He would’ve been stressed about the heat; about the kids complaining. He might have thought I was too strict on some things (“Jess… it’s so hot, and they’re just little kids!) and too lenient on some things (“Jess… they have ENOUGH toys!”). He would’ve made sure our kids saw things they might have missed on their own (“Guys — there’s a parade over there! Look!”). He would’ve swam with them in the pool and put them to bed at night. And then, he would’ve joined us for a beer and a game of euchre before going to bed early so we could do it all again.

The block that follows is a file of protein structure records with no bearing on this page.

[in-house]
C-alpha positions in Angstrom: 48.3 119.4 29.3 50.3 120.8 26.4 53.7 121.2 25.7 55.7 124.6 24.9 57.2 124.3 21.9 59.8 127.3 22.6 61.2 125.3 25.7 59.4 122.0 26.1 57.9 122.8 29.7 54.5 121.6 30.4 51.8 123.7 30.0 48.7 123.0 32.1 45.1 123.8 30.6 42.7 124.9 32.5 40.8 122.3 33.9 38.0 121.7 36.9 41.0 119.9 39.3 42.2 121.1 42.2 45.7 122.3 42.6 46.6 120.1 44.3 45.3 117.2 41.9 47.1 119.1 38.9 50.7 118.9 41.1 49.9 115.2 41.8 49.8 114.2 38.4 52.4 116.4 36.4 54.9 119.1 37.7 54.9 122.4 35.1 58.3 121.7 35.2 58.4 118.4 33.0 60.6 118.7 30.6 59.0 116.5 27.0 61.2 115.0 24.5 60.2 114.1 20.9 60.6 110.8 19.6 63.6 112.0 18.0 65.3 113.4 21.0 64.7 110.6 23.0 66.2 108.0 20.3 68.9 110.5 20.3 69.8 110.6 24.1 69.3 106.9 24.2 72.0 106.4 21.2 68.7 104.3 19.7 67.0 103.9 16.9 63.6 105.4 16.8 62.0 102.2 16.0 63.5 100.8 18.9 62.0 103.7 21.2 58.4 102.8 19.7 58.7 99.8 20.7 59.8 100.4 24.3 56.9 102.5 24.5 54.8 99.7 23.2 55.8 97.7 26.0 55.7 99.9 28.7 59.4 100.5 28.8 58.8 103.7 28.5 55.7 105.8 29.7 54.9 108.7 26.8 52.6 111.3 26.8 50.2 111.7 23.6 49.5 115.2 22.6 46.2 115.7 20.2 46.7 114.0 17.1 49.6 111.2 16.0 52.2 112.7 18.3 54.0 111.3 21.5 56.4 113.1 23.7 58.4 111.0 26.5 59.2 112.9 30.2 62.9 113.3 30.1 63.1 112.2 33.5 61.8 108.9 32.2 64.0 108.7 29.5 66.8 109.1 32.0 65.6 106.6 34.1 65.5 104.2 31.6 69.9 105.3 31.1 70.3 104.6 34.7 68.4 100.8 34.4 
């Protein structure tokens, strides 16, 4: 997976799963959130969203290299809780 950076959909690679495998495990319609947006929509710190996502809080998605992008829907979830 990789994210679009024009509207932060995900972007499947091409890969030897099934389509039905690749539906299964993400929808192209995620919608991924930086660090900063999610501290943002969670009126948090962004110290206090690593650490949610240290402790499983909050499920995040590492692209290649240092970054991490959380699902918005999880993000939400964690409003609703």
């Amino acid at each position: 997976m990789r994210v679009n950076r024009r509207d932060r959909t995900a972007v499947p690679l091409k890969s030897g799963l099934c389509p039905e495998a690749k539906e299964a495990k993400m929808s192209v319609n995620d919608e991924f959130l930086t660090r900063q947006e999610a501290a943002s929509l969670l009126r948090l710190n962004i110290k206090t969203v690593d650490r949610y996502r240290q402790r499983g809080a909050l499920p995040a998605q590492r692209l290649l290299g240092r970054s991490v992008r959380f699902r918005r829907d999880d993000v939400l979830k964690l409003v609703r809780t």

Man, it would’ve been fun if he were there.

As many have said, and it’s true: it’s year of firsts.

This Fourth of July, it’ll be the first time without Jeff. The Fourth is a big deal to the Thomases. A lake, a boat, and grilling are always involved. We’ll all be together next week for it.

I told Trish and Barb and Randy today that I’m dreading it. But what am I going to do, stay at home? We will go. We will cry. Our deepest wish will be that Jeff was there too.

And we will keep living. Sometimes, because we have no other option; and others, because living is such a blessing… and we have no business wishing it away.